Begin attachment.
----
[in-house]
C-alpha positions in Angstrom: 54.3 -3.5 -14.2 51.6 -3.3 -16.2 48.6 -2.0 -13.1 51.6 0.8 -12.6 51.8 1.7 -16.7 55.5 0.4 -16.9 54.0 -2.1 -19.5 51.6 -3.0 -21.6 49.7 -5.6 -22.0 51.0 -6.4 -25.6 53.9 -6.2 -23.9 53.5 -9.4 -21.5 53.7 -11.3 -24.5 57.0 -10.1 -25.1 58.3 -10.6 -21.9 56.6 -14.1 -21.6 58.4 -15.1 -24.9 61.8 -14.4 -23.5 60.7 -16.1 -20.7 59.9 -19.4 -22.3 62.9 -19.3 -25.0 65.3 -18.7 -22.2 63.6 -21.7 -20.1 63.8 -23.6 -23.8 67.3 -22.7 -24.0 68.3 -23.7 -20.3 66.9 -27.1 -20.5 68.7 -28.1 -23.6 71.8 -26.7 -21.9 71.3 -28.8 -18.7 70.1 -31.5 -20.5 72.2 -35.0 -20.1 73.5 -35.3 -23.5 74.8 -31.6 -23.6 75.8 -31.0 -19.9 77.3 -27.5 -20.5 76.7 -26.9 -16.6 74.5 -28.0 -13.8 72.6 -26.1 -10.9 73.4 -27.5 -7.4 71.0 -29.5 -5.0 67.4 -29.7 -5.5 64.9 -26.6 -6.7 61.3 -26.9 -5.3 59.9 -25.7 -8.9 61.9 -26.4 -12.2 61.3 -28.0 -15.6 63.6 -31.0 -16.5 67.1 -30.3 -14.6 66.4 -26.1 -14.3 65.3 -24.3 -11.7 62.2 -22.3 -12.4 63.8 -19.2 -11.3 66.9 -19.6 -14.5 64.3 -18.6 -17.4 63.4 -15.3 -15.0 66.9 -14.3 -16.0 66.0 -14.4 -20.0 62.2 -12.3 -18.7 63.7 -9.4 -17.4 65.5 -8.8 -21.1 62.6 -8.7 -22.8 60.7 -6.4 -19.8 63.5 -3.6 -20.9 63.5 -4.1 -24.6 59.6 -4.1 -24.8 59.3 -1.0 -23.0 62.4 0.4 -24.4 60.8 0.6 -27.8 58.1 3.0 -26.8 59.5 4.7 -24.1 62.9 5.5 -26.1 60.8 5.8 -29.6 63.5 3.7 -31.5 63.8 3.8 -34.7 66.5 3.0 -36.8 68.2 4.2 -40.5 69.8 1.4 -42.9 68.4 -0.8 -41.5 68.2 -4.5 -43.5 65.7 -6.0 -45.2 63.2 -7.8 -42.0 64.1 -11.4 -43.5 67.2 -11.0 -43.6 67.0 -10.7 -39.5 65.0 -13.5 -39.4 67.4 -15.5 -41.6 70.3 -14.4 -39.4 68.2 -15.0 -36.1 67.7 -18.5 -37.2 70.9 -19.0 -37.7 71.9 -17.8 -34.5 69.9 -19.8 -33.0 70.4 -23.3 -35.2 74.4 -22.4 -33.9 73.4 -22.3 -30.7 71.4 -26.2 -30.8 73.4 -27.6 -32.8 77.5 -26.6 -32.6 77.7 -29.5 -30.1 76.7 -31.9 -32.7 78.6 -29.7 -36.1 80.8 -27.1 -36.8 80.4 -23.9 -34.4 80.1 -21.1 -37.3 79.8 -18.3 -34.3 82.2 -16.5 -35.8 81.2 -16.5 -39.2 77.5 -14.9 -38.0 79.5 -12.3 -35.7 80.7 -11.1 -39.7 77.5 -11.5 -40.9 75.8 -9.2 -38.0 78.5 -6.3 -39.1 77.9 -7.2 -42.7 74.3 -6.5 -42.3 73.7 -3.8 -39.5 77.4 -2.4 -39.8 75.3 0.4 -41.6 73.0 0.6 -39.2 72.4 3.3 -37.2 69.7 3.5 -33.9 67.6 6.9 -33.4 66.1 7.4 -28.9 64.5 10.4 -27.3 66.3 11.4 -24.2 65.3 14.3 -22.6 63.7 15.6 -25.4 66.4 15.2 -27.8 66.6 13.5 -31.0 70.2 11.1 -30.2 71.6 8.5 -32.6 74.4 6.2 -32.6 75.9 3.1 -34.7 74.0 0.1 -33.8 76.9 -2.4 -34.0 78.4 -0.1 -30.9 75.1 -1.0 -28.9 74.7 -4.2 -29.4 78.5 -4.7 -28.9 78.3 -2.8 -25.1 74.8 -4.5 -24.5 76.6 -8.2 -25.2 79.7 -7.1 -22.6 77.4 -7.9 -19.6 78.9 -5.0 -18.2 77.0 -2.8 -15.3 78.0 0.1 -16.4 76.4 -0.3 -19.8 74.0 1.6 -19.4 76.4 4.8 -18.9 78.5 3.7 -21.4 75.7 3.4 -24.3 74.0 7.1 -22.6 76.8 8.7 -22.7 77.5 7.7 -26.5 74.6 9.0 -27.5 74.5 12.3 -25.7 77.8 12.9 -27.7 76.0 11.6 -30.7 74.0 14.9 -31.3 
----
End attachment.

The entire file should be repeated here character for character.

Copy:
[in-house]
C-alpha positions in Angstrom: 54.3 -3.5 -14.2 51.6 -3.3 -16.2 48.6 -2.0 -13.1 51.6 0.8 -12.6 51.8 1.7 -16.7 55.5 0.4 -16.9 54.0 -2.1 -19.5 51.6 -3.0 -21.6 49.7 -5.6 -22.0 51.0 -6.4 -25.6 53.9 -6.2 -23.9 53.5 -9.4 -21.5 53.7 -11.3 -24.5 57.0 -10.1 -25.1 58.3 -10.6 -21.9 56.6 -14.1 -21.6 58.4 -15.1 -24.9 61.8 -14.4 -23.5 60.7 -16.1 -20.7 59.9 -19.4 -22.3 62.9 -19.3 -25.0 65.3 -18.7 -22.2 63.6 -21.7 -20.1 63.8 -23.6 -23.8 67.3 -22.7 -24.0 68.3 -23.7 -20.3 66.9 -27.1 -20.5 68.7 -28.1 -23.6 71.8 -26.7 -21.9 71.3 -28.8 -18.7 70.1 -31.5 -20.5 72.2 -35.0 -20.1 73.5 -35.3 -23.5 74.8 -31.6 -23.6 75.8 -31.0 -19.9 77.3 -27.5 -20.5 76.7 -26.9 -16.6 74.5 -28.0 -13.8 72.6 -26.1 -10.9 73.4 -27.5 -7.4 71.0 -29.5 -5.0 67.4 -29.7 -5.5 64.9 -26.6 -6.7 61.3 -26.9 -5.3 59.9 -25.7 -8.9 61.9 -26.4 -12.2 61.3 -28.0 -15.6 63.6 -31.0 -16.5 67.1 -30.3 -14.6 66.4 -26.1 -14.3 65.3 -24.3 -11.7 62.2 -22.3 -12.4 63.8 -19.2 -11.3 66.9 -19.6 -14.5 64.3 -18.6 -17.4 63.4 -15.3 -15.0 66.9 -14.3 -16.0 66.0 -14.4 -20.0 62.2 -12.3 -18.7 63.7 -9.4 -17.4 65.5 -8.8 -21.1 62.6 -8.7 -22.8 60.7 -6.4 -19.8 63.5 -3.6 -20.9 63.5 -4.1 -24.6 59.6 -4.1 -24.8 59.3 -1.0 -23.0 62.4 0.4 -24.4 60.8 0.6 -27.8 58.1 3.0 -26.8 59.5 4.7 -24.1 62.9 5.5 -26.1 60.8 5.8 -29.6 63.5 3.7 -31.5 63.8 3.8 -34.7 66.5 3.0 -36.8 68.2 4.2 -40.5 69.8 1.4 -42.9 68.4 -0.8 -41.5 68.2 -4.5 -43.5 65.7 -6.0 -45.2 63.2 -7.8 -42.0 64.1 -11.4 -43.5 67.2 -11.0 -43.6 67.0 -10.7 -39.5 65.0 -13.5 -39.4 67.4 -15.5 -41.6 70.3 -14.4 -39.4 68.2 -15.0 -36.1 67.7 -18.5 -37.2 70.9 -19.0 -37.7 71.9 -17.8 -34.5 69.9 -19.8 -33.0 70.4 -23.3 -35.2 74.4 -22.4 -33.9 73.4 -22.3 -30.7 71.4 -26.2 -30.8 73.4 -27.6 -32.8 77.5 -26.6 -32.6 77.7 -29.5 -30.1 76.7 -31.9 -32.7 78.6 -29.7 -36.1 80.8 -27.1 -36.8 80.4 -23.9 -34.4 80.1 -21.1 -37.3 79.8 -18.3 -34.3 82.2 -16.5 -35.8 81.2 -16.5 -39.2 77.5 -14.9 -38.0 79.5 -12.3 -35.7 80.7 -11.1 -39.7 77.5 -11.5 -40.9 75.8 -9.2 -38.0 78.5 -6.3 -39.1 77.9 -7.2 -42.7 74.3 -6.5 -42.3 73.7 -3.8 -39.5 77.4 -2.4 -39.8 75.3 0.4 -41.6 73.0 0.6 -39.2 72.4 3.3 -37.2 69.7 3.5 -33.9 67.6 6.9 -33.4 66.1 7.4 -28.9 64.5 10.4 -27.3 66.3 11.4 -24.2 65.3 14.3 -22.6 63.7 15.6 -25.4 66.4 15.2 -27.8 66.6 13.5 -31.0 70.2 11.1 -30.2 71.6 8.5 -32.6 74.4 6.2 -32.6 75.9 3.1 -34.7 74.0 0.1 -33.8 76.9 -2.4 -34.0 78.4 -0.1 -30.9 75.1 -1.0 -28.9 74.7 -4.2 -29.4 78.5 -4.7 -28.9 78.3 -2.8 -25.1 74.8 -4.5 -24.5 76.6 -8.2 -25.2 79.7 -7.1 -22.6 77.4 -7.9 -19.6 78.9 -5.0 -18.2 77.0 -2.8 -15.3 78.0 0.1 -16.4 76.4 -0.3 -19.8 74.0 1.6 -19.4 76.4 4.8 -18.9 78.5 3.7 -21.4 75.7 3.4 -24.3 74.0 7.1 -22.6 76.8 8.7 -22.7 77.5 7.7 -26.5 74.6 9.0 -27.5 74.5 12.3 -25.7 77.8 12.9 -27.7 76.0 11.6 -30.7 74.0 14.9 -31.3 